8. Kuperman WA, Hodgkiss WS, Song HC: Phase conjugation in the ocean: experimental demonstration of an acoustic time-reversal mirror. The Journal of the Acoustical Society of America 1998, 103(1):25-40. 10.1121/1.423233View ArticleGoogle Scholar
  9. Prada C, de Rosny J, Clorennec D, et al.: Experimental detection and focusing in shallow water by decomposition of the time reversal operator. The Journal of the Acoustical Society of America 2007, 122(2):761-768. 10.1121/1.2749442View ArticleGoogle Scholar
  10. Bogart CW, Yang TC: Source localization with horizontal arrays in shallow water: spatial sampling and effective aperture. The Journal of the Acoustical Society of America 1994, 96(3):1677-1686. 10.1121/1.410247View ArticleGoogle Scholar
  11. Nicolas B, Mars JI, Lacoume J-L: Source depth estimation using a horizontal array by matched-mode processing in the frequency-wavenumber domain. EURASIP Journal on Applied Signal Processing 2006, 2006:-16.Google Scholar
  12. Le Touzé G, Nicolas B, Mars J, Lacoume J-L: Matched representations and filters for guided waves. IEEE Signal Processing Letters. In pressGoogle Scholar
  13. Baraniuk RG, Jones DL: Unitary equivalence: new twist on signal processing. IEEE Transactions on Signal Processing 1995, 43(10):2269-2282. 10.1109/78.469861View ArticleGoogle Scholar
  14. Yang TC: A method of range and depth estimation by modal decomposition. The Journal of the Acoustical Society of America 1987, 82(5):1736-1745. 10.1121/1.395825View ArticleGoogle Scholar
  15. Cristol X, Passerieux J-M, Fattaccioli D: Modal representations of transient sound pulses in deep and shallow environments, with investigations about detailed space and time correlation of propagated waves. MAST, 2006Google Scholar
  16. Lopatka M, Nicolas B, Le Touzé G, et al.: Robust underwater localization of ultra low frequency sources in operational context. Proceedings of the Uncertainty Analysis in Modelling (UAM '09), 2009, Nafplion, GreeceGoogle Scholar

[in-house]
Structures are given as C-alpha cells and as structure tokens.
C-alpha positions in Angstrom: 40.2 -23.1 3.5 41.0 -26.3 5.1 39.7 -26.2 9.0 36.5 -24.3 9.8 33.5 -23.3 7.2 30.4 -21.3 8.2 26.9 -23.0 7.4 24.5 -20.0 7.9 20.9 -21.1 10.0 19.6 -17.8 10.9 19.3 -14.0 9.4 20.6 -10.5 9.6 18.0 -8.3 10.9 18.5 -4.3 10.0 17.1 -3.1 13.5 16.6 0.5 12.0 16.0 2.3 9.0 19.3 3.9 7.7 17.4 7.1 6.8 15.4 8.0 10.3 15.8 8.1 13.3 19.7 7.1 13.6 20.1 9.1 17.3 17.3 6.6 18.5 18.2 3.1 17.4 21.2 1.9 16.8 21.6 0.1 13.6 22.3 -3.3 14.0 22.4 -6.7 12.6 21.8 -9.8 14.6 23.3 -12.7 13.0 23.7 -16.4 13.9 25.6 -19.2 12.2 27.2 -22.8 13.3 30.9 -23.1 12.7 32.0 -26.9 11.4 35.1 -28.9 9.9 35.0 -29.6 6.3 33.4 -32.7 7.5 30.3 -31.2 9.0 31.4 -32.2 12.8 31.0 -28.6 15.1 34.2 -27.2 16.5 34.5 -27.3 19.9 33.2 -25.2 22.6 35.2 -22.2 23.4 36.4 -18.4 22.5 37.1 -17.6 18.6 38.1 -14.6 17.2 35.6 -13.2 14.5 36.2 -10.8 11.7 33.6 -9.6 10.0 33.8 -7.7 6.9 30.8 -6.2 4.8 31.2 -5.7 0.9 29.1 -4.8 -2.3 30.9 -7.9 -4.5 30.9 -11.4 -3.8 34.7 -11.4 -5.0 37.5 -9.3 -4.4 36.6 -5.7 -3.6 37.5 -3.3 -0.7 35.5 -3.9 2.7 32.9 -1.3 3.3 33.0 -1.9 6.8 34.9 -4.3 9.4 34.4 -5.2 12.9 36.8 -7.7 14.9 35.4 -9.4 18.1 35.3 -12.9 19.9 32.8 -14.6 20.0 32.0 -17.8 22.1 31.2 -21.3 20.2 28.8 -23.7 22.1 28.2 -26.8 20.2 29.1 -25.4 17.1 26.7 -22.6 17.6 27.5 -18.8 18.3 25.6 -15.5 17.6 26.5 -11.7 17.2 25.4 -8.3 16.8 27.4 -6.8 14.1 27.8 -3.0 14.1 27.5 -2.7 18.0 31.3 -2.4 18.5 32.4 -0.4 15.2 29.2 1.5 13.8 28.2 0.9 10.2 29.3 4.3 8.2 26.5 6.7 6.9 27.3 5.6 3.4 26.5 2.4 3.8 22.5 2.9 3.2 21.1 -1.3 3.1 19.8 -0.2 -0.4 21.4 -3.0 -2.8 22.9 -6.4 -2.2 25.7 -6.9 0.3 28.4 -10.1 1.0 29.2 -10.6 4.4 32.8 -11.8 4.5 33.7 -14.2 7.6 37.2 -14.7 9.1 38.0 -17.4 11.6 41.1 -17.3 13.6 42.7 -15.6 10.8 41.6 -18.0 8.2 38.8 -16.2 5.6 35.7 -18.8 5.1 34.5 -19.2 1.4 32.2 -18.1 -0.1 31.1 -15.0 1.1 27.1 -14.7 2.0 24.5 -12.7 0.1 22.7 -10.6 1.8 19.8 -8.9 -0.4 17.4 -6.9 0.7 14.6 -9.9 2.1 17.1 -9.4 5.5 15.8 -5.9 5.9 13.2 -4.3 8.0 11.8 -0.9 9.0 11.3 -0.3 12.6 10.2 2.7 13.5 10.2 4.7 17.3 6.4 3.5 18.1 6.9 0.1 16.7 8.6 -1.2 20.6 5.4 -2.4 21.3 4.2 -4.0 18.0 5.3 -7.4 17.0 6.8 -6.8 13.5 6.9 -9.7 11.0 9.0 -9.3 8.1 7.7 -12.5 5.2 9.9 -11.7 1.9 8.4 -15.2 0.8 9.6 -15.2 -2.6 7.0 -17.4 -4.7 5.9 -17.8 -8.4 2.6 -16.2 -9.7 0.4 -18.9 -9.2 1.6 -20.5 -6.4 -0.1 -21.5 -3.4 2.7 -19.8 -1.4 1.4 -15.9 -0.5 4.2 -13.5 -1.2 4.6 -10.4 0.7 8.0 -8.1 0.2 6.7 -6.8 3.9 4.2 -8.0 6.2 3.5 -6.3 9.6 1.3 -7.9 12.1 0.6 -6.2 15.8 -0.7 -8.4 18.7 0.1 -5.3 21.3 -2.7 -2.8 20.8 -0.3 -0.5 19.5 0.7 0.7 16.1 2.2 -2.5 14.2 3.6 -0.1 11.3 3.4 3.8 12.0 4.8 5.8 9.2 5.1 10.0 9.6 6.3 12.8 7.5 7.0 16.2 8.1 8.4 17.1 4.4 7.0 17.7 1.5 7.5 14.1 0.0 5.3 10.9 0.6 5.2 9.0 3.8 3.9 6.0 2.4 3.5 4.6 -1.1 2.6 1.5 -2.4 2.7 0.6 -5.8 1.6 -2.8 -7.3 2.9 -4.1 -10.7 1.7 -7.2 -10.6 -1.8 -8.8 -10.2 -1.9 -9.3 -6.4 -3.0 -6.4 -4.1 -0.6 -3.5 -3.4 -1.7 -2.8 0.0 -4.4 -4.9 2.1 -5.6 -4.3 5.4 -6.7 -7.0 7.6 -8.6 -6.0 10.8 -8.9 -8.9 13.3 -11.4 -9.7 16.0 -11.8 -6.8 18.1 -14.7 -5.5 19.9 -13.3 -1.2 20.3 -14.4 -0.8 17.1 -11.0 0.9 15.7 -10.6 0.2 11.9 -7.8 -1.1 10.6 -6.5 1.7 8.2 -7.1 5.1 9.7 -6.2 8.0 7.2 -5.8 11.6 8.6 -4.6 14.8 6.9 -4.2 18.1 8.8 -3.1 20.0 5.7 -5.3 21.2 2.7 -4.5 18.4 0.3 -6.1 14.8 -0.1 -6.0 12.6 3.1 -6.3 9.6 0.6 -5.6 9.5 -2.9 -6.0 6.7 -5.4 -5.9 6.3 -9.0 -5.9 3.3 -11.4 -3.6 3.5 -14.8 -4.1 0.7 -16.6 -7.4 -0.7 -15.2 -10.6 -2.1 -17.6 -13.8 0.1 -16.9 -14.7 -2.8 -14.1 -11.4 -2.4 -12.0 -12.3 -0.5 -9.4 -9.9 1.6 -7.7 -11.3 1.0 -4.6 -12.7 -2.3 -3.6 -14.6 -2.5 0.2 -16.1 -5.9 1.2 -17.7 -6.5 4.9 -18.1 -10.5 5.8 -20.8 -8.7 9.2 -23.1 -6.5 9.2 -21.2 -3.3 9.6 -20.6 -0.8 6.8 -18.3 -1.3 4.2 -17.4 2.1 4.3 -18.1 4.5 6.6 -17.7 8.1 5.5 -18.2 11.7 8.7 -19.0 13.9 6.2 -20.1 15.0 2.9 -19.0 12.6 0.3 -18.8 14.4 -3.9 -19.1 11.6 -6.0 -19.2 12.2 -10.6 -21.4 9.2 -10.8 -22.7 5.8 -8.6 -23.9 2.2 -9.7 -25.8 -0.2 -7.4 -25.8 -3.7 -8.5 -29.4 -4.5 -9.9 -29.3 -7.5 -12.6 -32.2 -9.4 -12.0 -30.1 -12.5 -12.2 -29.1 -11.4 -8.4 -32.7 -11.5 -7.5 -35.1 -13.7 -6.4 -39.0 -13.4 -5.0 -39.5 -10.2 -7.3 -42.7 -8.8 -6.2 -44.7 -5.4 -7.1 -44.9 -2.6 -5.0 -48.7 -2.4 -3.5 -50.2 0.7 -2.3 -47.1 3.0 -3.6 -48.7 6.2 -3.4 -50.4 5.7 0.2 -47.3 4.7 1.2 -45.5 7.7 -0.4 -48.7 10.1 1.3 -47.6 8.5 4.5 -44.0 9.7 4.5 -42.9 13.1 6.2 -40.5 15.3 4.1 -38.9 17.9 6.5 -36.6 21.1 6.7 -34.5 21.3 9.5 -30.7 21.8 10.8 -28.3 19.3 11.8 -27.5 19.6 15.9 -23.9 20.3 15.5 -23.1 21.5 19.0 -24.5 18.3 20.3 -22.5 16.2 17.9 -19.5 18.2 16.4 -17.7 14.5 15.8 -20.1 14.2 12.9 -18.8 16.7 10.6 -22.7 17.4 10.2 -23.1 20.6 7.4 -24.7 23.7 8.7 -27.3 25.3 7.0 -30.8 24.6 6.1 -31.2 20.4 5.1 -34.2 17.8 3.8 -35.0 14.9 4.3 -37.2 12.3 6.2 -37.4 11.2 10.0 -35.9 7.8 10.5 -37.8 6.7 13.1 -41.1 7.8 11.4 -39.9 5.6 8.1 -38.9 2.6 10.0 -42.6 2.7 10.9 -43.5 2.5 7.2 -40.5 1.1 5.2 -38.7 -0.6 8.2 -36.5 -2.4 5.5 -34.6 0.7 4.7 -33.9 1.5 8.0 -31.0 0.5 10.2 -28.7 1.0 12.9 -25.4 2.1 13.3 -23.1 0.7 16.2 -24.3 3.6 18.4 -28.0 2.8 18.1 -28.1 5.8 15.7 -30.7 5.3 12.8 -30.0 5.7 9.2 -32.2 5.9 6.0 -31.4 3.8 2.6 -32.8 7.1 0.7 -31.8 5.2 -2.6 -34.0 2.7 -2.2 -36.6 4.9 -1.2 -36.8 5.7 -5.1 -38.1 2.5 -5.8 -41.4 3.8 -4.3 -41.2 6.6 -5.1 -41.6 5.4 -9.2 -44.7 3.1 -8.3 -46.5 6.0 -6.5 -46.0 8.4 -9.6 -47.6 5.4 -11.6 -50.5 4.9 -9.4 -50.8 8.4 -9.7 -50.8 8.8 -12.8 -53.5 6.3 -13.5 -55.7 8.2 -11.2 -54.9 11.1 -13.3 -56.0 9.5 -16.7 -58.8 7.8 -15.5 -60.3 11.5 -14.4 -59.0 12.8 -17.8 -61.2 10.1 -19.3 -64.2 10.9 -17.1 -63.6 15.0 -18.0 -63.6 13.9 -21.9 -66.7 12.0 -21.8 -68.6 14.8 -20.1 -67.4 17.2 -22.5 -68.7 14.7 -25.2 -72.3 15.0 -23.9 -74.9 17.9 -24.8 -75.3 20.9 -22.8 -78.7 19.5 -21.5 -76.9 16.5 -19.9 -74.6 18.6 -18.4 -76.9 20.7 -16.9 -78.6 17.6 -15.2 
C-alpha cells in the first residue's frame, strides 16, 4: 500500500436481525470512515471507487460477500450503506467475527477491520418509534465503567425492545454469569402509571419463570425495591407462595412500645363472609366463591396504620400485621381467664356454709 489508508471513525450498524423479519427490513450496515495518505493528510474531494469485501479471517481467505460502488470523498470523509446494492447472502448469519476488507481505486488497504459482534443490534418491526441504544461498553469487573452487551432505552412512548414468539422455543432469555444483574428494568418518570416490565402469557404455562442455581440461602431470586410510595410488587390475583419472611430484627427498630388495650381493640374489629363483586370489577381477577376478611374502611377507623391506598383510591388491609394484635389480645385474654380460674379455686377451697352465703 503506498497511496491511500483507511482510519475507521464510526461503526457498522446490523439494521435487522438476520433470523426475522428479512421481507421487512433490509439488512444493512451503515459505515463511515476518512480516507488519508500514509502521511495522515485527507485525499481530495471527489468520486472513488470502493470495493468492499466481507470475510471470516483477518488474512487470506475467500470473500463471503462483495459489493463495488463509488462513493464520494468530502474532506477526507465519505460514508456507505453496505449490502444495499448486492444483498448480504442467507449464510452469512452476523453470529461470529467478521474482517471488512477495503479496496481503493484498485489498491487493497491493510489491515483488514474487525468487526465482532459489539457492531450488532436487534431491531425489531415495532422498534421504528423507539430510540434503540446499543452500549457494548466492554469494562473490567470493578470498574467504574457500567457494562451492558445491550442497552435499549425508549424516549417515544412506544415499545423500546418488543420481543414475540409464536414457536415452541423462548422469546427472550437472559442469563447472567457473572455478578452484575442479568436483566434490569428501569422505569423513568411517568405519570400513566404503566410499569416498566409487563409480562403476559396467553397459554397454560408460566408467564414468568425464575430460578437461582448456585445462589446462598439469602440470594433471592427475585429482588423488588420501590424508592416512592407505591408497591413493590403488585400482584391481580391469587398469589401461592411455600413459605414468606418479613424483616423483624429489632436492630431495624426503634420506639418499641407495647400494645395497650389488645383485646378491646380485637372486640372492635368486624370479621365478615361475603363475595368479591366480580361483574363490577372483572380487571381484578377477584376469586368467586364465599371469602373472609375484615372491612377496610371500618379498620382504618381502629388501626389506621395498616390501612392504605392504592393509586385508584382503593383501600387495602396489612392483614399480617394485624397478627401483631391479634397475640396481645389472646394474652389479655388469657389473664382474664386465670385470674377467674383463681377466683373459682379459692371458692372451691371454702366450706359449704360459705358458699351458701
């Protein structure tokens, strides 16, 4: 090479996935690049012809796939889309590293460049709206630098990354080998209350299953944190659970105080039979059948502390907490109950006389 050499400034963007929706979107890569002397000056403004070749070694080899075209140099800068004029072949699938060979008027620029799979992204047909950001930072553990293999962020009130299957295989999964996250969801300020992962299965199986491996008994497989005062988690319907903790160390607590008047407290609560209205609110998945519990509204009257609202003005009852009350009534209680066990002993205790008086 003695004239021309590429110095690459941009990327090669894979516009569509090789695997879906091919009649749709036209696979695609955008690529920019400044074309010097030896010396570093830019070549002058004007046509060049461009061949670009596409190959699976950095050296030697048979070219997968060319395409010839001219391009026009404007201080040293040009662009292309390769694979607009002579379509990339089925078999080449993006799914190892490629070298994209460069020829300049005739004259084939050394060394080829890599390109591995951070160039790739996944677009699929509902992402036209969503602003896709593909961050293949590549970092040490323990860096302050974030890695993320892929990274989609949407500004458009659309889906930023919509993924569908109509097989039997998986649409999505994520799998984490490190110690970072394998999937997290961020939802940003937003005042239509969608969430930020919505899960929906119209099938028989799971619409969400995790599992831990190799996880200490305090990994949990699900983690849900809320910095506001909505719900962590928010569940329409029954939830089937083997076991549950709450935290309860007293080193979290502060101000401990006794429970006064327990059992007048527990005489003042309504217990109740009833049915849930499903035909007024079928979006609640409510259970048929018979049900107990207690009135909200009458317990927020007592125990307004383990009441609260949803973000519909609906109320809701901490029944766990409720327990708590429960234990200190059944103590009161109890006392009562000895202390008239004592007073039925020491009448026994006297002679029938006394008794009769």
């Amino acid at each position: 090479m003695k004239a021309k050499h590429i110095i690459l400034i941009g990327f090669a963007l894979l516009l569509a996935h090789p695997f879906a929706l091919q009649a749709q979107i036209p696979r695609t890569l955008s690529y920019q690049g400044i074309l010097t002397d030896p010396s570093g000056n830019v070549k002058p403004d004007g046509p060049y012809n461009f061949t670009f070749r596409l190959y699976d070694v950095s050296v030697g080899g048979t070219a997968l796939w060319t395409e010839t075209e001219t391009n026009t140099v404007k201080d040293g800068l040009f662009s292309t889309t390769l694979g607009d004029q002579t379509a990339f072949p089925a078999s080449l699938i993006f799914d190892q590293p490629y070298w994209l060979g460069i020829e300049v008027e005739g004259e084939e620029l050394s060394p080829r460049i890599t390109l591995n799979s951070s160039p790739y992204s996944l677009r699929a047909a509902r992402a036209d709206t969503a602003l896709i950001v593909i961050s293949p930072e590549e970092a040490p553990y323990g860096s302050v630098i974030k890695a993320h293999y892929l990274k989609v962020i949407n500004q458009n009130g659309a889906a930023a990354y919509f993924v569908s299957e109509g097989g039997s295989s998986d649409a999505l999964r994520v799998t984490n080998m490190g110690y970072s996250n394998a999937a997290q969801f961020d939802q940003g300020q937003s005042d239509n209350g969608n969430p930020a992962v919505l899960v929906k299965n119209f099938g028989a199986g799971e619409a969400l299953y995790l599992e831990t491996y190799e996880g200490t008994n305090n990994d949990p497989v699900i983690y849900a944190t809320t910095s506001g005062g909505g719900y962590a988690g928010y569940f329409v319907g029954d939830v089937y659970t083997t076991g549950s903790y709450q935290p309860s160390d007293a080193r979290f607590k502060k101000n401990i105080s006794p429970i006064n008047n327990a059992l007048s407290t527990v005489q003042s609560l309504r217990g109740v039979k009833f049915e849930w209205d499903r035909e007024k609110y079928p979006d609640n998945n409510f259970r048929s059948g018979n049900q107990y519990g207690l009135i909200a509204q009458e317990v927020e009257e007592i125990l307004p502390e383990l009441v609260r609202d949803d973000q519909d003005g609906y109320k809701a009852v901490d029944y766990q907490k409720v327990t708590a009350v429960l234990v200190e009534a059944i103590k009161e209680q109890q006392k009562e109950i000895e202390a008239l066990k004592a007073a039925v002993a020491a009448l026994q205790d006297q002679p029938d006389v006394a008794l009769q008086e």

17. Le Touzé G, Nicolas B, Mars JI, Lacoume J-L: Time-frequency representations matched to guided waves. Proceedings of the IEEE International Conference on Acoustics, Speech and Signal Processing (ICASSP '06), 2006 3: 440-443.MATHGoogle Scholar
  18. Papandreou-Suppappola A, Murray R, Iem B-G, Boudreaux-Bartels GF: Group delay shift covariant quadratic time-frequency representations. IEEE Transactions on Signal Processing 2001, 49(11):2549-2564. 10.1109/78.960403View ArticleGoogle Scholar
  19. McClure M, Carin L: Matching pursuits with a wave-based dictionary. IEEE Transactions on Signal Processing 1997, 45(12):2912-2927. 10.1109/78.650250View ArticleGoogle Scholar
  20. Le Touzé G: localisation de source par petits fonds en UBF (1−100Hz) à l'aide d'outils temps-frequence, Ph.D. dissertation. INP, Grenoble, France; 2007.Google Scholar
  21. Nicolas B, Le Touzé G, Mars JI: Mode sign estimation to improve source depth estimation. Proceedings of the IEEE International Conference on Acoustics, Speech and Signal Processing (ICASSP '08), 2008, Las Vegas, Nev, USA 2437-2440.Google Scholar
  22. Jesus SM: Normal-mode matching localization in shallow water: environmental and system effects. The Journal of the Acoustical Society of America 1991, 90(4):2034-2041. 10.1121/1.401631View ArticleGoogle Scholar
  23. Wilson JH, Rajan SD, Null JM: Inversion techniques and the variability of sound propagation in shallow water. IEEE Journal of Oceanic Engineering 1996, 21(4):321. 10.1109/JOE.1996.544043View ArticleGoogle Scholar
  24. Nicolas B, Mars J, Lacoume JL: Geoacoustical parameters estimation with impulsive and boat-noise sources. IEEE Journal of Oceanic Engineering 2003, 28(3):494-501. 10.1109/JOE.2003.816687View ArticleGoogle Scholar
  25. Le Touzé G, Mars JI, Lacoume J-L: Matched time-frequency representations and warping operator for modal filtering. Proceedings of the European Signal Processing Conference (EUSIPCO '06), September 2006, Florence, ItalyGoogle Scholar


© Maciej Lopatka et al. 2010

This article is published under license to BioMed Central Ltd. This is an open access article distributed under the Creative Commons Attribution License, which permits unrestricted use, distribution, and reproduction in any medium, provided the original work is properly cited.